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Washington, D.C. - U.S. Senator Mike Enzi, R-Wyo., in his new role as chairman of the Banking Subcommittee on Securities and Investment, will be holding a hearing next week to explore the effect of a law passed in 1935 on today's sky high energy prices.

To help him in the search, Enzi has invited Wayne Brunetti, the CEO and President of Xcell Energy, the company that acquired Cheyenne Light, Fuel and Power. Brunetti is set to express his thoughts on the Public Utility Holding Act of 1935 and improvements that could be made at the hearing, which is scheduled for March 29 at 10 a.m. in Room 538 of the Dirksen Senate Office Building.

Enzi said Cheyenne residents are being hit hard by high energy prices.

"Are people paying more for their electricity, more to heat their homes during this cold winter because of a 1930s era law that discourages much needed investment in utility infrastructure? We'll be exploring this question and possible ways to improve the grim situation being endured by many Americans who are faced with utility rate increases that are extreme," said Enzi. "We are feeling the ill effects caused by lack of a national energy policy and we must consider all the options available to us and act soon to improve the situation."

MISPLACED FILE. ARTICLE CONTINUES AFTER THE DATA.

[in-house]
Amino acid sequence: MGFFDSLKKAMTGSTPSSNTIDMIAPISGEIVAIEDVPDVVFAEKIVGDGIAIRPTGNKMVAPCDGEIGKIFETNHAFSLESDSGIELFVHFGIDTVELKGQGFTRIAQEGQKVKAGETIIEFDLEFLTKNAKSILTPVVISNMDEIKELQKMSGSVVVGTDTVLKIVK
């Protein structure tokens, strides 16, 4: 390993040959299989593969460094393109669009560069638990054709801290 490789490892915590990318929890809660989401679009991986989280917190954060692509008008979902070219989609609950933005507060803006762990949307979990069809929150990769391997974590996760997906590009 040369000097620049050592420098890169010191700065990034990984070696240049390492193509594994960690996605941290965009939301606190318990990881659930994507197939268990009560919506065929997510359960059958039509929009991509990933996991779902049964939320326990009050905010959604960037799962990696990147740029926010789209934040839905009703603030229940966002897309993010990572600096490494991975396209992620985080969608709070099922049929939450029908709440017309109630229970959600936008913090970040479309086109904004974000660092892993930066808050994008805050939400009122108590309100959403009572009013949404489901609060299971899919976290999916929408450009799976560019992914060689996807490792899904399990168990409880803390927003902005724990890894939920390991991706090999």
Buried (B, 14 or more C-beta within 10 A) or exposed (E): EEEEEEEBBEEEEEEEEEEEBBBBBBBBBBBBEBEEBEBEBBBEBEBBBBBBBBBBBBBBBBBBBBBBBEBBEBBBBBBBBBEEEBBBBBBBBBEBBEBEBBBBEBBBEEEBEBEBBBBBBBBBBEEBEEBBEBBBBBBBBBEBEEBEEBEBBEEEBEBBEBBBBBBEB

One option may be to rescind the Public Utility Holding Act of 1935 and bolster oversight of public utility holding companies by the Federal Energy Regulatory Commission and state agencies.

Hearing participants will discuss S. 206, The Public Utility Holding Company Act of 2001. The bill was introduced in January and is designed to eliminate unnecessary regulation, which would decrease costs, yet the bill also seeks to maintain consumer protections.

In addition to Brunetti, scheduled hearing witnesses include Isaac C. Hunt, Jr., Commissioner of the Securities Exchange Commission, Cynthia A. Marlette, Deputy General Counsel for the Federal Energy Regulatory Commission, James E. Rogers CEO Cinergy Corp. and Charles Acquard, Executive Director of the National Association of State Utility Consumer Advocates (NASUCA).